NEXT MEETING: Wednesday, July 17, 2024, 6:00PM: members and non-members are welcome to the GCAS monthly meeting at the Roundup Lodge in San Lorenzo (Mimbres Valley). We start at 6PM with a potluck - bring your own plates & utensils, and a dish for yourself or to share with with what we expect to be a larger than usual number of guests, including the starving students of the Preservation Archaeology Museum Curation and Survey Field School. Let's feed these folks well, people! At about 6:30PM we will have a brief business meeting followed immediately by our featured speaker, Archaeology Southwest's Karen Schollmeyer PhD, who will share updates on her and her field school team's work at the WNMU Museum which includes curating the artifacts comprising the NAN Ranch collection. Come meet the next generation of archaeologists and learn about the latest activity at our own WNMU Museum. In order to offer our members a safe and comfortable experience at our in-person meetings the GCAS follows CDC and New Mexico Department of Health guidelines for indoor gatherings including masking, distancing, and vaccinations. We recommend each attendee take the precautions they feel are appropriate for themselves.

NEXT FIELD TRIP: we defer a July field trip due to conflict with the July 4 holiday weekend. Watch this space for our next field trip scheduled for Sunday, August 4, 2024, destination TBA.

Jornada Research Institute - News You Can Use
MAREC Progress Report - Phase VII

Two Upcoming Lectures on Gila River Archaeology

If you're curious about archaeological sites and research along the Gila River, there are two upcoming online lectures sure to suit you. Get your calendar ready for:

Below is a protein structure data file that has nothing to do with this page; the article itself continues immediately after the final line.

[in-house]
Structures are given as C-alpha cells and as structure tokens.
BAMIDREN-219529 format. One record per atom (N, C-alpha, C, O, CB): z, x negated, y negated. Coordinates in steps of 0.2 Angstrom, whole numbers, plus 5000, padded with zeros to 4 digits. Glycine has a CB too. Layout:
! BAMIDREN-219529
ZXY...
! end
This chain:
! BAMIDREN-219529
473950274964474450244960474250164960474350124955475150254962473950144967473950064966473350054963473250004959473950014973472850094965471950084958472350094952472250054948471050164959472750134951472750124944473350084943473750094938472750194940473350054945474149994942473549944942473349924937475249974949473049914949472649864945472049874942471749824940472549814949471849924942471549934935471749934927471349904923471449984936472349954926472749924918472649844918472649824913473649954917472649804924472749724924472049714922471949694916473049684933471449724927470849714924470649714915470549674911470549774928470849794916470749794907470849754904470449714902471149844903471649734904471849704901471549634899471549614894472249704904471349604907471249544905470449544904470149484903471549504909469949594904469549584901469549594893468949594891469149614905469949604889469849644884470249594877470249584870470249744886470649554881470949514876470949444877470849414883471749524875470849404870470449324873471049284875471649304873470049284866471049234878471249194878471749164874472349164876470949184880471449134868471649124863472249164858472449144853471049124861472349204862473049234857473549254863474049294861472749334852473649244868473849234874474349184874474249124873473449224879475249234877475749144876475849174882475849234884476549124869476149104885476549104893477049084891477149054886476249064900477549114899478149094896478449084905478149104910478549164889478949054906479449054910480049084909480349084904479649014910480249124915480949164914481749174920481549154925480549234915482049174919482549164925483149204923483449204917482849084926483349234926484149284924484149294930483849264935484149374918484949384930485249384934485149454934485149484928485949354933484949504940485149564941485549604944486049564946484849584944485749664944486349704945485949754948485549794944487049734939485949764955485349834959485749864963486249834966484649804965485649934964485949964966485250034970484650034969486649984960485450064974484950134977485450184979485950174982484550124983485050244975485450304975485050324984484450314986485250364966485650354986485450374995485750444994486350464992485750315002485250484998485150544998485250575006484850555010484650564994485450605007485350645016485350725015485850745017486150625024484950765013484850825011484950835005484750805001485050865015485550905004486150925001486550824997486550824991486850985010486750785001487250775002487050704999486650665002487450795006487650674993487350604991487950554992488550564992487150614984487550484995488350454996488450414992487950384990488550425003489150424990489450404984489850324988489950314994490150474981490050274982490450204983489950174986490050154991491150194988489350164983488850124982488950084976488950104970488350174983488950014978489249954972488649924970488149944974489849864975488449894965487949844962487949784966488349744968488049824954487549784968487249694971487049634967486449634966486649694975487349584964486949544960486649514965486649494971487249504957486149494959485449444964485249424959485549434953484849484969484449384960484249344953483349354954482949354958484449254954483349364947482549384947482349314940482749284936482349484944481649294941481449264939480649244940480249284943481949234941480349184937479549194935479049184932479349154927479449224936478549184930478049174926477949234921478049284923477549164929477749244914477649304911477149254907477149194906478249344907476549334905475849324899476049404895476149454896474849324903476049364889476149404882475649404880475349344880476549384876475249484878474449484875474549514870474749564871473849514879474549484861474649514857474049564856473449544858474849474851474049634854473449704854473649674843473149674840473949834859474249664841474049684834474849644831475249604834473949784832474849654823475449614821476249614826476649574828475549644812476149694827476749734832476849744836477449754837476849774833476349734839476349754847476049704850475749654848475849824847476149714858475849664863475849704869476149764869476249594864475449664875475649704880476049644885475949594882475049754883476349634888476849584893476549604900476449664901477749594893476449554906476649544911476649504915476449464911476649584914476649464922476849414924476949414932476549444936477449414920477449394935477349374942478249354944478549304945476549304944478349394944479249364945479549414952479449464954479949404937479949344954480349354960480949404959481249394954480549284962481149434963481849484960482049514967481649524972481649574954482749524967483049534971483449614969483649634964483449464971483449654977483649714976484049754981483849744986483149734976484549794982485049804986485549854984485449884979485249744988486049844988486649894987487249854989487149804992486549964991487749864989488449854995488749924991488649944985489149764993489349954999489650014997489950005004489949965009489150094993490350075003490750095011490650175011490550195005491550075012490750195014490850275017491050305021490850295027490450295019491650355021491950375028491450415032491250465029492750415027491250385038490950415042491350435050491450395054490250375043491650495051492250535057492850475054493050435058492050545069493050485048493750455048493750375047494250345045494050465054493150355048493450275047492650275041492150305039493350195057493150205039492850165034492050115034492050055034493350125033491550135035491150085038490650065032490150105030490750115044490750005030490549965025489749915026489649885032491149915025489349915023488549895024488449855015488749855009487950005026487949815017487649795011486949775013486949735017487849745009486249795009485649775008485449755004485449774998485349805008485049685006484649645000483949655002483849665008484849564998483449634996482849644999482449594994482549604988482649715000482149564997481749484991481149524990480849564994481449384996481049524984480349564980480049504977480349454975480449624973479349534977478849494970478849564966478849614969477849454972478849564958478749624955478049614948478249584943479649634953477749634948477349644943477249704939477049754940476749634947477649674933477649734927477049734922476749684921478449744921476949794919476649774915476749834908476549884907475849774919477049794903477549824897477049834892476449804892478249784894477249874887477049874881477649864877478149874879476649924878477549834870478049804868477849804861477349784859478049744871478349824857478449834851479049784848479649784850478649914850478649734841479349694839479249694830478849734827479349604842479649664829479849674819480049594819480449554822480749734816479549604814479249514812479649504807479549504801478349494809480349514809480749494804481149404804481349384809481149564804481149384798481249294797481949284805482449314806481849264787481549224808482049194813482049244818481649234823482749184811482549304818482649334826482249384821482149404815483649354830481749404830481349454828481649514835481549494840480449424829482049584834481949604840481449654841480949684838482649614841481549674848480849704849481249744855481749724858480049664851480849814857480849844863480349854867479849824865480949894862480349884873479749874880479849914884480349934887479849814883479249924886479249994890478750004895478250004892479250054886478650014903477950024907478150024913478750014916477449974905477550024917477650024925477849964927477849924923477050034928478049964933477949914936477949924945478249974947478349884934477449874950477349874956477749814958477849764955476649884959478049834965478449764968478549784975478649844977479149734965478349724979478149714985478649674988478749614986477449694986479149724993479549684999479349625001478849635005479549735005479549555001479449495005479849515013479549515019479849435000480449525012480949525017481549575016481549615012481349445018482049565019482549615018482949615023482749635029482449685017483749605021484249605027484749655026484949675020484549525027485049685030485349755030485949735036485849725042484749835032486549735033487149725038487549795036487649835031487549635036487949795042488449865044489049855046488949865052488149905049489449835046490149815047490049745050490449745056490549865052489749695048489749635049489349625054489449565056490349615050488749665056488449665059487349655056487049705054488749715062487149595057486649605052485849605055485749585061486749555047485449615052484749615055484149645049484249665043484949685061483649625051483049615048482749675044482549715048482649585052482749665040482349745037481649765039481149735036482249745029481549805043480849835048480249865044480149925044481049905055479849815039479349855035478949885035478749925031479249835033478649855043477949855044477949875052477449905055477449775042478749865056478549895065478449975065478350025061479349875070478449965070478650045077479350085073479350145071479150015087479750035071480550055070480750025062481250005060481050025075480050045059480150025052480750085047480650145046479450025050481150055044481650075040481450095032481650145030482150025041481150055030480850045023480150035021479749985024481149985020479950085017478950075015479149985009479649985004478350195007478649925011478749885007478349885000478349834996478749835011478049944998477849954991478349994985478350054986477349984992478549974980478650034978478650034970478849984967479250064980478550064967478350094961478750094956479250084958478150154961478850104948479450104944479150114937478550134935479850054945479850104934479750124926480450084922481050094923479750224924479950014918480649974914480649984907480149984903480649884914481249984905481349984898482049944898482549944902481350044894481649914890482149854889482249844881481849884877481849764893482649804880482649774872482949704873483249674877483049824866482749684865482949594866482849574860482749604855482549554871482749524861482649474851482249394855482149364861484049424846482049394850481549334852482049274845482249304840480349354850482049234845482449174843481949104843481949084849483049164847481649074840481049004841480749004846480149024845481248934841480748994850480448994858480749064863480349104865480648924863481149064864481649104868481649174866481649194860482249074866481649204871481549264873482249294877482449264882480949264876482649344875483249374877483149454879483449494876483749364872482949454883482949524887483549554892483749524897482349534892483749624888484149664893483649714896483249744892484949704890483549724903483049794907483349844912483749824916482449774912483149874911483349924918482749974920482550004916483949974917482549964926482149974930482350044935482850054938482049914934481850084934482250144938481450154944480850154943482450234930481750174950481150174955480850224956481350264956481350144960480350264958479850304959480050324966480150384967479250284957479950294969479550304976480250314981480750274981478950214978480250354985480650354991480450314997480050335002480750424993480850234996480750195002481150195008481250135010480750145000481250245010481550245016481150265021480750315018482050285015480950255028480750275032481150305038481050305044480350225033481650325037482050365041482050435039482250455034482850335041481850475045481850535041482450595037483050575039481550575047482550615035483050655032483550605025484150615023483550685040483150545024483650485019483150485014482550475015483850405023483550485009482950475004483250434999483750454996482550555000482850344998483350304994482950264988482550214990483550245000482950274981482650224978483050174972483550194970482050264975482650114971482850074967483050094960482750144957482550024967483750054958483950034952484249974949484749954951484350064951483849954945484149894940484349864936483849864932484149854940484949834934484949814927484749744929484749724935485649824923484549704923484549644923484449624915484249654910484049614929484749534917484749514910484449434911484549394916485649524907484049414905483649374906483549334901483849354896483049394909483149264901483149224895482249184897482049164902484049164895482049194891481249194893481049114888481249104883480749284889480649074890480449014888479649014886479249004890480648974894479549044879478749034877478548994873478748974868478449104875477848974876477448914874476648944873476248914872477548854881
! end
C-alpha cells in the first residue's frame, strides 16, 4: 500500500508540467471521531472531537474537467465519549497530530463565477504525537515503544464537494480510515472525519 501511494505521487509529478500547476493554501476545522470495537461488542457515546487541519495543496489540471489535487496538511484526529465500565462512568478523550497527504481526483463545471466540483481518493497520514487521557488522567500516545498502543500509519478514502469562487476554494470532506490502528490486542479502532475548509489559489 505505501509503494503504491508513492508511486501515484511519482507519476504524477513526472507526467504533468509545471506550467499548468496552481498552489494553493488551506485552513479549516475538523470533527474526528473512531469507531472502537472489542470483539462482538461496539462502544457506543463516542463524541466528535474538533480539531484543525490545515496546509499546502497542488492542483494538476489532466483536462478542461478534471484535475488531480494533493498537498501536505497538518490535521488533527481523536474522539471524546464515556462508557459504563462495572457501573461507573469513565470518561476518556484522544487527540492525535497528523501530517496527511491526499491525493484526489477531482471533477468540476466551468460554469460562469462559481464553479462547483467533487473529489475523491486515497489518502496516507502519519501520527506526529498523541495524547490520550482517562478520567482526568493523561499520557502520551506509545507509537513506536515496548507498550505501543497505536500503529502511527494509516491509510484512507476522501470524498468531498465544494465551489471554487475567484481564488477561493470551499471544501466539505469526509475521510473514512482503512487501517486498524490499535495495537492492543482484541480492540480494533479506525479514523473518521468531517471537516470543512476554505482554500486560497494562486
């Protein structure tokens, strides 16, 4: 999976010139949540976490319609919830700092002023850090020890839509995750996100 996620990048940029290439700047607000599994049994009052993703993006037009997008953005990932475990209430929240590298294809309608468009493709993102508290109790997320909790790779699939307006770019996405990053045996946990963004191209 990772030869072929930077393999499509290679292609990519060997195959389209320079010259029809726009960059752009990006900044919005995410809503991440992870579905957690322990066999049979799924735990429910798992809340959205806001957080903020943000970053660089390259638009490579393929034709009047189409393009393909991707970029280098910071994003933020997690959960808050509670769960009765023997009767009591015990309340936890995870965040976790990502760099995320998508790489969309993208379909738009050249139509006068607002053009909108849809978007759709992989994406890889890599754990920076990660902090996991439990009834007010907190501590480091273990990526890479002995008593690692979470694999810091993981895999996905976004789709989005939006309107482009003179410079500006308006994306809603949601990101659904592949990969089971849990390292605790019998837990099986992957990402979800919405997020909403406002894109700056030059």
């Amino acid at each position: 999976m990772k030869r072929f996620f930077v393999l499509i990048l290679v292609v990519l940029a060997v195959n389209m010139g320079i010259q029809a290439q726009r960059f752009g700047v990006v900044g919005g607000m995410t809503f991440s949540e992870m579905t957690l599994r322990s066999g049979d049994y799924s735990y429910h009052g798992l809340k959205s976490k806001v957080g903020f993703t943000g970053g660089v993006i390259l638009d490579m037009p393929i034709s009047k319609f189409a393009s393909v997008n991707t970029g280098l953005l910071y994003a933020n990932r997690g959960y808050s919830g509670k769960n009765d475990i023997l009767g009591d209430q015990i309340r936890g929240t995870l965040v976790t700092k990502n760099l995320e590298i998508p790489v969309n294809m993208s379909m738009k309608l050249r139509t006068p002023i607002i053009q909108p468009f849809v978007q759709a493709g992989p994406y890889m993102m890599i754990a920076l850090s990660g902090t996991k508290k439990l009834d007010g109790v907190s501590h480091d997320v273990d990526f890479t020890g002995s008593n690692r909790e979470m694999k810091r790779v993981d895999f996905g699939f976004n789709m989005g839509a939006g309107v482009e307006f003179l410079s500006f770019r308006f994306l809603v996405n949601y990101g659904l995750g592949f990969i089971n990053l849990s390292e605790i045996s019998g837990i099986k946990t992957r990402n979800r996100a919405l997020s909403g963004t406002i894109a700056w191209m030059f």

Thursday September 16, 2021, 7 to 8:30 p.m. ARIZONA/Mountain Standard Time (same as Pacific Daylight Time), free online via Zoom: it's Old Pueblo Archaeology Center’s “Third Thursday Food for Thought” dinnertime program featuring “The People behind the Petroglyphs: The Cultural Landscape of the Lower Gila River” by anthropologist Dr. Aaron M. Wright.

Aaron Wright at a petroglyphs site in the
lower Gila River valley, photo by Paul Vanderveen

The lower Gila River in southwestern Arizona is renowned for the sheer abundance and uniqueness of the petroglyphs adorning the cliffs and buttes lining it. Places such as the Painted Rock Petroglyph Site and Sears Point, and a growing campaign to establish a national monument or conservation area attest to the richness, value, and significance of this cultural landscape. Lesser known, though, are the Indigenous communities responsible for populating the landscape with such a stunning array of images. Hohokam and Patayan cultural traditions are often mentioned, but the relationship between them and each’s role in constructing the cultural landscape we see today has long puzzled researchers. Based on his four years of directing intensive archaeological survey, and analyzing over 30,000 petroglyphs in the lower Gila Valley, Aaron Wright will highlight some of what this work has revealed. He will pay particular attention to relating the region’s petroglyphs to their nearby archaeological habitation sites in an effort to better understand the people behind it all. Dr. Wright is a Preservation Anthropologist with Archaeology Southwest, Tucson. To register go to https://zoom.us/webinar/register/WN_bJEZgWMbTlydBwV_lCeXqQ. For more information contact Old Pueblo at [email protected] or 520-798-1201.

The following month, on October 18, 2021, 7-8:30 p.m. ARIZONA/Mountain Standard Time: there is another free online presentation of “Eastern Pueblo Immigrants on the Middle Gila River” by archaeologist Chris Loendorf sponsored by Arizona Archaeological and Historical Society (AAHS), Tucson. Description coming, but for details as they develop visit www.az-arch-and-hist.org.

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